Well, Anglican priest Tish Harrison Warren isn’t nearly as weird as Peterson, but they’re both religious and they’ve both made lists about how to improve your life and your world. Harrison’s column (click to read) is to fixing the world as a cough drop is to a cough (cough drops don’t work).
I’m starting to realize that Warren is actually not a religion columnist, though she can’t keep Jesus out of her weekly NYT columns, but rather a self-help columnist, commissioned to make people feel better about themselves and the world. She does this like a human Pez dispenser, regularly producing new bromides. There’s nothing wrong with trying to cheer people up, but crikey, can’t she think up something original?
Here’s the lead-in to her column of “solutions for a broken world”, which reminded me of Jordan Peterson’s bestselling “12 Rules for Life” (see below):
In Christian liturgical churches, today is Trinity Sunday, which kicks off a long sweep of “ordinary time.” This period — which will last till mid-November — is the longest season in the church year. Ordinary time is what we call the weeks that are not included in the major seasons of feasting or fasting in the church calendar, such as Easter and Lent.
In some circles, this span of months is referred to as “the long green growing season” because the liturgical color of the season is green, but also because it invites us to deepen our roots, to grow.
In his poem “Manifesto: The Mad Farmer Liberation Front,” Wendell Berry calls his readers to “Practice resurrection.” That’s how I think of this stretch of ordinary time. During Easter season we celebrate Jesus’ resurrection, and in this next season we learn to “practice resurrection” in our everyday lives. We seek those things which bring renewal and repair.
And so, here are Warren’s “eleven small ways we can help mend the world.” (Bolding is hers.)
1.) Have more in-person conversations.
2.) Get outside.
3.) Eschew mobs — online and in real life.
4.) Read books.
5.) Give money away.
6.) Invest in institutions more than personal brands. (She means “invest time, money and energy into reforming broken institutions and sustaining healthy ones.)
7.) Invest in children.
8.) Observe the Sabbath.
9.) Make a steel man of others’ arguments. She means engage first with the best rather than the worst arguments of our opponents—advice Dan Dennett dispensed years ago.
10.) Practice patience.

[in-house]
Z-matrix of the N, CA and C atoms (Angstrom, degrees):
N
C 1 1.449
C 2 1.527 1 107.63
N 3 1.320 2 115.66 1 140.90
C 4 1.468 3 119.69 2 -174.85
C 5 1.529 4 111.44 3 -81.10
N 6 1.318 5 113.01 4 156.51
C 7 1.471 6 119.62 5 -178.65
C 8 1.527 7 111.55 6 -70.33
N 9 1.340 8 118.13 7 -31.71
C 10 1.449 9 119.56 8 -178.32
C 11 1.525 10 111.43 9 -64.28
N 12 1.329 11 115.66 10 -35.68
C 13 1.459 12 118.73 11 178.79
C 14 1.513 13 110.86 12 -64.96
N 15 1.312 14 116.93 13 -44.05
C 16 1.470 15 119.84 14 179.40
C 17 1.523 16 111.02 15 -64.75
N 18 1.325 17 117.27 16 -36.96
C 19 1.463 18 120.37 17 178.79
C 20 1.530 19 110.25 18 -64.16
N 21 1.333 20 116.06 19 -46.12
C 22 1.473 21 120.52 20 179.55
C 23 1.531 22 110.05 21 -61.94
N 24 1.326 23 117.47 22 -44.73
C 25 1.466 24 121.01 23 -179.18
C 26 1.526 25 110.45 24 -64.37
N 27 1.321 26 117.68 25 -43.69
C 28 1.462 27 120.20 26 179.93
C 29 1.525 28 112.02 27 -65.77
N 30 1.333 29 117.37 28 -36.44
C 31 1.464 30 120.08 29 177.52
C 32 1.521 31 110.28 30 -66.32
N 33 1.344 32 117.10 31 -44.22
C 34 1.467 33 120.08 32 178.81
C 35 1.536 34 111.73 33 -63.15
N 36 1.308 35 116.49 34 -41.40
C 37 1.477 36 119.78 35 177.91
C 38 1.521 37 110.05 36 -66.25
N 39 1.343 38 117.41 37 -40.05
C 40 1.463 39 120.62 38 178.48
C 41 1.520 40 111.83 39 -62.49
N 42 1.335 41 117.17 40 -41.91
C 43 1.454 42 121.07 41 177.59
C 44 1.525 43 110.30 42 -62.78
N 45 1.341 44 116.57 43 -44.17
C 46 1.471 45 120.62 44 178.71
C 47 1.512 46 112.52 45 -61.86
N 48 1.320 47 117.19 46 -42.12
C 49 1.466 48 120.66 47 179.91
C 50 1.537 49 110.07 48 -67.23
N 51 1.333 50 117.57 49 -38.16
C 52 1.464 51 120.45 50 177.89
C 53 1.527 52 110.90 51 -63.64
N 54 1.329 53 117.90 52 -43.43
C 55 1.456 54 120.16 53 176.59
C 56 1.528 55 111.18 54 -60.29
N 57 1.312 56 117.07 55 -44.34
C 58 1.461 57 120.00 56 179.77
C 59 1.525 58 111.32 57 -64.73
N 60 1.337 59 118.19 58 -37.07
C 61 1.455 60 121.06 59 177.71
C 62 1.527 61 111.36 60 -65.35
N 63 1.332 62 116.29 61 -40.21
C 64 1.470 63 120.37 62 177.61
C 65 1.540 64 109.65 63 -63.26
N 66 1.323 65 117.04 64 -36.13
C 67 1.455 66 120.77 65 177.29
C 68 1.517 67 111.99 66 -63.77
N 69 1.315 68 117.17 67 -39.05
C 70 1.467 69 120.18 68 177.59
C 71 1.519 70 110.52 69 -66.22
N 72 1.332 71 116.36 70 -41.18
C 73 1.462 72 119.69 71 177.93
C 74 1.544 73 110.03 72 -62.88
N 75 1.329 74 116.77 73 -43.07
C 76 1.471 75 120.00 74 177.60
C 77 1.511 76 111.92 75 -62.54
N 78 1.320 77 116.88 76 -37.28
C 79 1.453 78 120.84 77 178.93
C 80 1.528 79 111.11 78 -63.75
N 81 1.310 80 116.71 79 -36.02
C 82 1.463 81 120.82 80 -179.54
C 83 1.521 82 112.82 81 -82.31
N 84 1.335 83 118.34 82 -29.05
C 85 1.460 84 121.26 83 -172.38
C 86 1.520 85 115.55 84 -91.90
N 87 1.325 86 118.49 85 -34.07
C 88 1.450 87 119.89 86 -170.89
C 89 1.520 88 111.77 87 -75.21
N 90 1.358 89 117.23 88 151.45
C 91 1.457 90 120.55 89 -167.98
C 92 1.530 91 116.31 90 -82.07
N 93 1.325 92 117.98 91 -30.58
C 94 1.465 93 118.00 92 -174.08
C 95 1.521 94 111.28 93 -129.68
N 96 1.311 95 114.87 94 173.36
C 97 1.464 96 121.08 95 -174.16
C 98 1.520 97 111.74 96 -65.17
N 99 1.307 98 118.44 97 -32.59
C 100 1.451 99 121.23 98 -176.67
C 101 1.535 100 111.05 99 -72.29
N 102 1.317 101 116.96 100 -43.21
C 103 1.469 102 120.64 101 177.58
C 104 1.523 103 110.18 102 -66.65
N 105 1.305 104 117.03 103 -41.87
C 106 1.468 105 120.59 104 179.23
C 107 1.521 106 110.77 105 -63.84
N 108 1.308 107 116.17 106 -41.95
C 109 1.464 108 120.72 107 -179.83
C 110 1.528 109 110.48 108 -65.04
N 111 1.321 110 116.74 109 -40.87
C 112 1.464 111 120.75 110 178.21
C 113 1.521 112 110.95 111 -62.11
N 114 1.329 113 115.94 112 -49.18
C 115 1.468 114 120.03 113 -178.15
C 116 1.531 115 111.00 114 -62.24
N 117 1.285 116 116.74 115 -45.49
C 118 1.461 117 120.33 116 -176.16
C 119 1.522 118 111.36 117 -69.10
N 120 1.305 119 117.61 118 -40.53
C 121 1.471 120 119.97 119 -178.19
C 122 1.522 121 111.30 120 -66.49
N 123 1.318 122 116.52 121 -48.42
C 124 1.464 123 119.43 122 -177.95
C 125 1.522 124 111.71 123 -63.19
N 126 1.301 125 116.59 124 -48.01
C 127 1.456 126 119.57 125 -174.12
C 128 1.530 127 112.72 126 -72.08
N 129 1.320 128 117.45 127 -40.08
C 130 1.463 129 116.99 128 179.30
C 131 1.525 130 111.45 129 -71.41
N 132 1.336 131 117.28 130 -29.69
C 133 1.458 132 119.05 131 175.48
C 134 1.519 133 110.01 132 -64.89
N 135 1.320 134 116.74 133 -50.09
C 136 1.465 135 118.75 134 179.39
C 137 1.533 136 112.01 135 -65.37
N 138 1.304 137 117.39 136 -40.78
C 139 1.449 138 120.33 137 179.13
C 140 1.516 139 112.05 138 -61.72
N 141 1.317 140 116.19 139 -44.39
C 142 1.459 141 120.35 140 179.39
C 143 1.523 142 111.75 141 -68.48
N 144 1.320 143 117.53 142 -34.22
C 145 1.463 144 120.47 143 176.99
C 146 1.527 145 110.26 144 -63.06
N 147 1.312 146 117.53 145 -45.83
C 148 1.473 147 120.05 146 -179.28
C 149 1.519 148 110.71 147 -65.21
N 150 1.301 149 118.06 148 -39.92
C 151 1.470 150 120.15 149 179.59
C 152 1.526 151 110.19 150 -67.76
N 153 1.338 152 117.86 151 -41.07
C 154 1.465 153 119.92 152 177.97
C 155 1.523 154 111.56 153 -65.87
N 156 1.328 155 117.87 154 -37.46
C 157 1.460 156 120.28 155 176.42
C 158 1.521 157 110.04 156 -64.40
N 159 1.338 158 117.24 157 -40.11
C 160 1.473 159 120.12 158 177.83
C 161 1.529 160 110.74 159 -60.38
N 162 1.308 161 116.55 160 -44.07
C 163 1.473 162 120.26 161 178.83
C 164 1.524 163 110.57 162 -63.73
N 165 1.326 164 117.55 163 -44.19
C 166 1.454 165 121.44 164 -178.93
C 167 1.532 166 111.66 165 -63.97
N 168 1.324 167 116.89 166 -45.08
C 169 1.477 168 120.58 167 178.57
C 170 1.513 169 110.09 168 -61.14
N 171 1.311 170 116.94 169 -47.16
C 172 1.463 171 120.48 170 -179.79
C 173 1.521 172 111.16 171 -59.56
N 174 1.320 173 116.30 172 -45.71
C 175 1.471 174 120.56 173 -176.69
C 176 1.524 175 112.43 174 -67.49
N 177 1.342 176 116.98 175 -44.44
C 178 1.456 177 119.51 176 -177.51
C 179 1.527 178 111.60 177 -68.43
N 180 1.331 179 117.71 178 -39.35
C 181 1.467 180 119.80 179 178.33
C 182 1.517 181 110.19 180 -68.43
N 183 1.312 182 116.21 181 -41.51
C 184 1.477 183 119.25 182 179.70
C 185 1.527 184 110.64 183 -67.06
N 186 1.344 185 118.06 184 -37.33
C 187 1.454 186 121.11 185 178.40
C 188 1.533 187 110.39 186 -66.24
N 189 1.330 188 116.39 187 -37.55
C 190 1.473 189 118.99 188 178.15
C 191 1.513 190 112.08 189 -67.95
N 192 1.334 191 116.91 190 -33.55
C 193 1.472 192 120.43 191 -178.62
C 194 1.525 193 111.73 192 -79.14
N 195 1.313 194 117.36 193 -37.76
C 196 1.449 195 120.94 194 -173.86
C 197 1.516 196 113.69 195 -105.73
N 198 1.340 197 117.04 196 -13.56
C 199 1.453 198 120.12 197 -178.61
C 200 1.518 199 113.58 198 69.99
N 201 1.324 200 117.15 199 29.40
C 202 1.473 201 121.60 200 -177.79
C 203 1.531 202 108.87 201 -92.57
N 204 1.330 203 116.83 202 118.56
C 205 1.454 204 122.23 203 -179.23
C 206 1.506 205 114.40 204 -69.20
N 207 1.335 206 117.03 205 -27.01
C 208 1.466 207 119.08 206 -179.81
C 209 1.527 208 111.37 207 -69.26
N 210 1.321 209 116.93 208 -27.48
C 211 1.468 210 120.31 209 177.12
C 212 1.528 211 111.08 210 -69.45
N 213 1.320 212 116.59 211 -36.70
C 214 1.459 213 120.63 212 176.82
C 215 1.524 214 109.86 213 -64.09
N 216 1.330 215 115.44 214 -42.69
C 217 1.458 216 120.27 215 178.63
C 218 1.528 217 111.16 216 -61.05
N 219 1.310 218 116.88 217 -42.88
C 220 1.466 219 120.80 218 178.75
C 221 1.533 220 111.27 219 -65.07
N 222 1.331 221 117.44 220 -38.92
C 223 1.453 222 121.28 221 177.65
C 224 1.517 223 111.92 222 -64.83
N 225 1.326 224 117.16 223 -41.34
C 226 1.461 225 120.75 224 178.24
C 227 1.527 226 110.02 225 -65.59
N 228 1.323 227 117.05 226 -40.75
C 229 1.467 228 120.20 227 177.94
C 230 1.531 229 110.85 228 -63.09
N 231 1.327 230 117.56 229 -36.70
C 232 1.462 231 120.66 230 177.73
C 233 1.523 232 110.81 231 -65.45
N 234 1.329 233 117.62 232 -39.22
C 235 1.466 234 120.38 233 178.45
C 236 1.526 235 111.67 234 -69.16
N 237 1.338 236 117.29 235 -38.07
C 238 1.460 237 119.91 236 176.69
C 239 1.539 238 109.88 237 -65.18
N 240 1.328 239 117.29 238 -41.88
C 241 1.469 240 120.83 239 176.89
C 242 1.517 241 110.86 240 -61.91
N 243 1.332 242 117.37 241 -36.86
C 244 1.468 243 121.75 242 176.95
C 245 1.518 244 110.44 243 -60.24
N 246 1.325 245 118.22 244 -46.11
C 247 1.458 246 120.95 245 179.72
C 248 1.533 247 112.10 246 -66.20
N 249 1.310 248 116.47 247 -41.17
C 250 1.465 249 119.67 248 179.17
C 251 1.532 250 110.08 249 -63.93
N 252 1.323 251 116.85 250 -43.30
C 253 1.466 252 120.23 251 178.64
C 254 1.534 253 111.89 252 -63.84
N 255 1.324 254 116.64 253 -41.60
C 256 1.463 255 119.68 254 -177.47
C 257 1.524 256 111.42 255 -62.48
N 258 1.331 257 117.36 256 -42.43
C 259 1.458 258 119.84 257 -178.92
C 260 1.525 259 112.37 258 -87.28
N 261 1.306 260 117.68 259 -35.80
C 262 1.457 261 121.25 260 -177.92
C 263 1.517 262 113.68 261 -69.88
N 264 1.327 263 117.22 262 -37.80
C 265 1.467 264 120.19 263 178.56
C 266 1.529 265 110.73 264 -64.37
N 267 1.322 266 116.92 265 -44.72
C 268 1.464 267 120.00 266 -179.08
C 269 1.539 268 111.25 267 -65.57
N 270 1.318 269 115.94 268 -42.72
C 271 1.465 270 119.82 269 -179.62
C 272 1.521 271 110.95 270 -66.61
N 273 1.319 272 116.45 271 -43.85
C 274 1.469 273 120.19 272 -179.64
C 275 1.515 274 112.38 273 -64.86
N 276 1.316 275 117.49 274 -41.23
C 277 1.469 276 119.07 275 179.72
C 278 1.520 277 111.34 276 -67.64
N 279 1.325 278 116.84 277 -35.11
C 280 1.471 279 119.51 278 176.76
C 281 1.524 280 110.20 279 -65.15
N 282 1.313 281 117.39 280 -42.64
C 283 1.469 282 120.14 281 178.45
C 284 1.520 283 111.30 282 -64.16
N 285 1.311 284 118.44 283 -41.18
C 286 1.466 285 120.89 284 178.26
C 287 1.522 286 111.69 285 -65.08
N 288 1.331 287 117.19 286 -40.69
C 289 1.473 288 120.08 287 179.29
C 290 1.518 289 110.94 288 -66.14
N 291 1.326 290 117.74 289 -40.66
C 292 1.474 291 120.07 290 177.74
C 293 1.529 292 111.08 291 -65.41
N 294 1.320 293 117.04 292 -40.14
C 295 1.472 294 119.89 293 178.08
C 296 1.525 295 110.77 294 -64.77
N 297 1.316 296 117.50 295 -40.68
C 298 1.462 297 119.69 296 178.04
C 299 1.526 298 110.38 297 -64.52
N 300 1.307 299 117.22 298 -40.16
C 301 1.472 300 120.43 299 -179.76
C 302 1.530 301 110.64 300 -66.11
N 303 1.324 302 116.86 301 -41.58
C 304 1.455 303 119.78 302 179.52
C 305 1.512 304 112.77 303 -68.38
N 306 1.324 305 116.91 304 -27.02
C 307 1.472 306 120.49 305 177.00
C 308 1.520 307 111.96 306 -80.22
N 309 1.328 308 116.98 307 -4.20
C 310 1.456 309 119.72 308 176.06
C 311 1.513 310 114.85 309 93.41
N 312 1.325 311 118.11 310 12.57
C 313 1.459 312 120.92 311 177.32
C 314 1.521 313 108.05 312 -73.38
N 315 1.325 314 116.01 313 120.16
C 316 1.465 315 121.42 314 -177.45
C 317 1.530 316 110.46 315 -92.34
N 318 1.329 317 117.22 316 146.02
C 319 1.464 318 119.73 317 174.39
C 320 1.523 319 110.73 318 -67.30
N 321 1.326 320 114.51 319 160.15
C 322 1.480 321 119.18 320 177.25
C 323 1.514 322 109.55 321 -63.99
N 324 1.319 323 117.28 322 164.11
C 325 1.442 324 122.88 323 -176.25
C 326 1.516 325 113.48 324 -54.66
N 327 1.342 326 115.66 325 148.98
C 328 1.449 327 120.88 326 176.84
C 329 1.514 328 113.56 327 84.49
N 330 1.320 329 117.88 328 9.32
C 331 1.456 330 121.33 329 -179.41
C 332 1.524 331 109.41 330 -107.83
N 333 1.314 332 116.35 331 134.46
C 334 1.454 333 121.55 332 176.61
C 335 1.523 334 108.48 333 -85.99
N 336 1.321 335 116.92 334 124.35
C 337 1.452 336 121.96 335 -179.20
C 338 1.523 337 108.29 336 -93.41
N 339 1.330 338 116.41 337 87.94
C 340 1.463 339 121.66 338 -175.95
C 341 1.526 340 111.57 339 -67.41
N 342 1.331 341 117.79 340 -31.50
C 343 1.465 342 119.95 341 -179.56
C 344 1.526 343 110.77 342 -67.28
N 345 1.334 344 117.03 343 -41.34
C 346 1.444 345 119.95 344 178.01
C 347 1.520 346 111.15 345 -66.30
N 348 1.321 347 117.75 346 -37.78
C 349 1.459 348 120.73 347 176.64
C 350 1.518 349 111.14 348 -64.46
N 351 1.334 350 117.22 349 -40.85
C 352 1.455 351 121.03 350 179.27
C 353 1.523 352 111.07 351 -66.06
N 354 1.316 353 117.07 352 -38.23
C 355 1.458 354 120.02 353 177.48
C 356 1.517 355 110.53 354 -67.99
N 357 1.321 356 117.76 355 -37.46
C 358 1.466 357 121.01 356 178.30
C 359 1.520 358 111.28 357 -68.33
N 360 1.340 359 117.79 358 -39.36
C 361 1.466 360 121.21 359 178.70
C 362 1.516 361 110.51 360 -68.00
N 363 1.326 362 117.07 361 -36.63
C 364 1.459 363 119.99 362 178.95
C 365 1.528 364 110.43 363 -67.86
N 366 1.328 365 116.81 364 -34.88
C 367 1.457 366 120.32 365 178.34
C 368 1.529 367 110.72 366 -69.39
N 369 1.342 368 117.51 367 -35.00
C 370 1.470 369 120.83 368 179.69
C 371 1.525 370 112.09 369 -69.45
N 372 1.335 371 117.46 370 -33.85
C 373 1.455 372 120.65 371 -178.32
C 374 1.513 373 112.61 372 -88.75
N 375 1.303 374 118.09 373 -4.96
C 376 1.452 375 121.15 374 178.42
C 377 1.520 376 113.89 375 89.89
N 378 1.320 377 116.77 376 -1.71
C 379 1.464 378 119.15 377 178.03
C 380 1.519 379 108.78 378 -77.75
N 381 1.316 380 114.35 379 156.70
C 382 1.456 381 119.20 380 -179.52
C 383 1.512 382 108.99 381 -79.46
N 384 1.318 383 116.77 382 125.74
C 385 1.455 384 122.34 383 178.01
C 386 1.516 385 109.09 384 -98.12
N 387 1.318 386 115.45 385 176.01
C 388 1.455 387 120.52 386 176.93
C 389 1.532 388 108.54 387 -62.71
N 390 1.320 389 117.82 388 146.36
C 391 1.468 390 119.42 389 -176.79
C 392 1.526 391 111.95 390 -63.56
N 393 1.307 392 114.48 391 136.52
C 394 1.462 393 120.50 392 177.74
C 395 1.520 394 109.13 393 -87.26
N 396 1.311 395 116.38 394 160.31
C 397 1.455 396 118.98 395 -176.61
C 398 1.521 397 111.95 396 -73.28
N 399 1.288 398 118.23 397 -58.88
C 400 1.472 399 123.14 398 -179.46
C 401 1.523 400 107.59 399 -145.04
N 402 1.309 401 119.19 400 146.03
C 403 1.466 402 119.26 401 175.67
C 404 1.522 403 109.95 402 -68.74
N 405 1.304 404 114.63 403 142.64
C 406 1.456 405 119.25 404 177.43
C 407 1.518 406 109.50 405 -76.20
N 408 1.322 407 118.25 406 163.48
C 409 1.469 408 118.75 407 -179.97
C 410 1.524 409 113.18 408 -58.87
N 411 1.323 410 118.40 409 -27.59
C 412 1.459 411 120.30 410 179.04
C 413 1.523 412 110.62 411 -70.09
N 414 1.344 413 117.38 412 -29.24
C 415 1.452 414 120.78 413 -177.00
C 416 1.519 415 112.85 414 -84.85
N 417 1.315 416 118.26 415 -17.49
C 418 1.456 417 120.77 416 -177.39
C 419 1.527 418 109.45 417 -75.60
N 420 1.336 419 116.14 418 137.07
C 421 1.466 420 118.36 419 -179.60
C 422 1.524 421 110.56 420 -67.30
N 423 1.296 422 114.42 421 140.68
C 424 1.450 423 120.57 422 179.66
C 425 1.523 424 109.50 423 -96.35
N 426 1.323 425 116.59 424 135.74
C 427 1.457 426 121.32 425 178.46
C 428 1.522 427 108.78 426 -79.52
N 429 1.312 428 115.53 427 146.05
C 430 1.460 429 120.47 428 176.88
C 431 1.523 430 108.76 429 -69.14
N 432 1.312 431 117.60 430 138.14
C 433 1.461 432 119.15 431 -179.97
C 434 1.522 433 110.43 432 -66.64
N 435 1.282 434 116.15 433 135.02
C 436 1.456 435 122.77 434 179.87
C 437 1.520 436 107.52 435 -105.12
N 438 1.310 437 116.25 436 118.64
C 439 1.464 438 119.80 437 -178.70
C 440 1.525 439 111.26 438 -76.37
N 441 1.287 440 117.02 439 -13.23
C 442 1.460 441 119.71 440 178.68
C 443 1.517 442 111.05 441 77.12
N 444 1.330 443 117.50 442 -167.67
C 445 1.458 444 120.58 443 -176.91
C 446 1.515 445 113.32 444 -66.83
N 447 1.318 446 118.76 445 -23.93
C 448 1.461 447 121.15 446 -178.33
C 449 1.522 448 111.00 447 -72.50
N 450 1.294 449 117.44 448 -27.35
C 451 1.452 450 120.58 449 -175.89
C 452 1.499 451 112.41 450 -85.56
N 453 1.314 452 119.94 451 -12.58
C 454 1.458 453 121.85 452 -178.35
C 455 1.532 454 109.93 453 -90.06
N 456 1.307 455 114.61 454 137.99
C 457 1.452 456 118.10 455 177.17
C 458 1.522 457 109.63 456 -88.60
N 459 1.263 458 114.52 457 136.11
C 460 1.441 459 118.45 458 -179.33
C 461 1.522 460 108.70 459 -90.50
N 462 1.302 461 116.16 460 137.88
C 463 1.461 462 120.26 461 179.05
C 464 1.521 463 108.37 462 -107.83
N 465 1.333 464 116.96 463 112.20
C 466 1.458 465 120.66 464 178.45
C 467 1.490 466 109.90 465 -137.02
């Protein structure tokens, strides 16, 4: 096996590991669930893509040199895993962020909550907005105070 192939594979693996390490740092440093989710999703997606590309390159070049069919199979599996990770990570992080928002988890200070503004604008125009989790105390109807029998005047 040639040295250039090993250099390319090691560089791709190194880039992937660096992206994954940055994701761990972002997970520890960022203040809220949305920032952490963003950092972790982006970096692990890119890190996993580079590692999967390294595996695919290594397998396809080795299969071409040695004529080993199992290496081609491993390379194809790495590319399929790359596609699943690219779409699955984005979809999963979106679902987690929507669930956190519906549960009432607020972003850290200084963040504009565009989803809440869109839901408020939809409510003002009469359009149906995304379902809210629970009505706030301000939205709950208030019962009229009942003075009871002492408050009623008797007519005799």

11.) Pray. Her explanation, “Because prayer and work go together. And because, ultimately, true renewal requires more than we can do on our own.” I presume she means we need to communicate with God for true renewal.
Look, this isn’t bad advice, but it’s trite advice, and I, for one, don’t need to pray or observe the Sabbath. What baffles me is why the NYT continues on this hamster wheel of cerebral pabulum.
For comparison, here’s Jordan Peterson’s 12 rules for life as described in the Guardian:
1 Stand up straight with your shoulders straight.
2 Treat yourself like someone you are responsible for helping.
3 Befriend people who want the best for you.
4 Compare yourself to who you were yesterday, not the useless person you are today.
5 Do not let your children do anything that makes you dislike them.
6 Set your house in order before you criticise the world.
7 Pursue what is meaningful, not what is expedient.
8 Tell the truth. Or at least don’t lie.
9 Assume the person you are listening to knows something you don’t.
10 Be precise in your speech.
11 Do not bother children while they are skateboarding.
12 Pet a cat when you encounter one in the street.
Yes, some of these are also trite, like #7 and #8, but at least they make you think. And, of course. #12 itself, superb advice, trumps the totality of Warren’s rules!
Now that I’m at it, here are some Coyne Rules for Life. I’ve chosen eleven, like Warren.
1.) Pet a cat whenever you encounter one.
2.) Button your shirt from the bottom up; that way you never mis-button.
3.) If two people tell you that you’re flawed in the same way, they’re probably right.
4.) If you are writing an angry email or letter, go ahead and write it, but don’t send it for at least a day. Most likely you will have calmed down and can be more civil in your communication.
5.) Discover the joys of wine; one of the world’s greatest pleasures.
6.) Read GOOD books. Life is too short to read junk.
7.) Never show “respect” for faith unless the situation is desperate (e.g., someone touts their faith while dying).
8.) Wash your hands at the times recommended by the CDC, and in the way they recommend. (I haven’t had a cold since the pandemic started.)
9.) At the checkout counter at the grocery store, have your credit card, cash, or checkbook IN HAND so those behind you don’t have to wait. The check should be filled out as much as possible (i.e., all except the amount).
10.) If you have a lot of groceries and the person behind you has only a few, let them go ahead of you.
11.) If you are a professor and your graduate students writes a paper, do not put your name on it unless you’ve made a substantive contribution to the results (suggesting the experiment or rewriting the paper don’t count). This gratuitous co-authorship, which is spreading, takes credit away from students and gives it to them that already have (the “Matthew Effect“).
Now you know what to do. Put down one or a few of your own Rules for Life.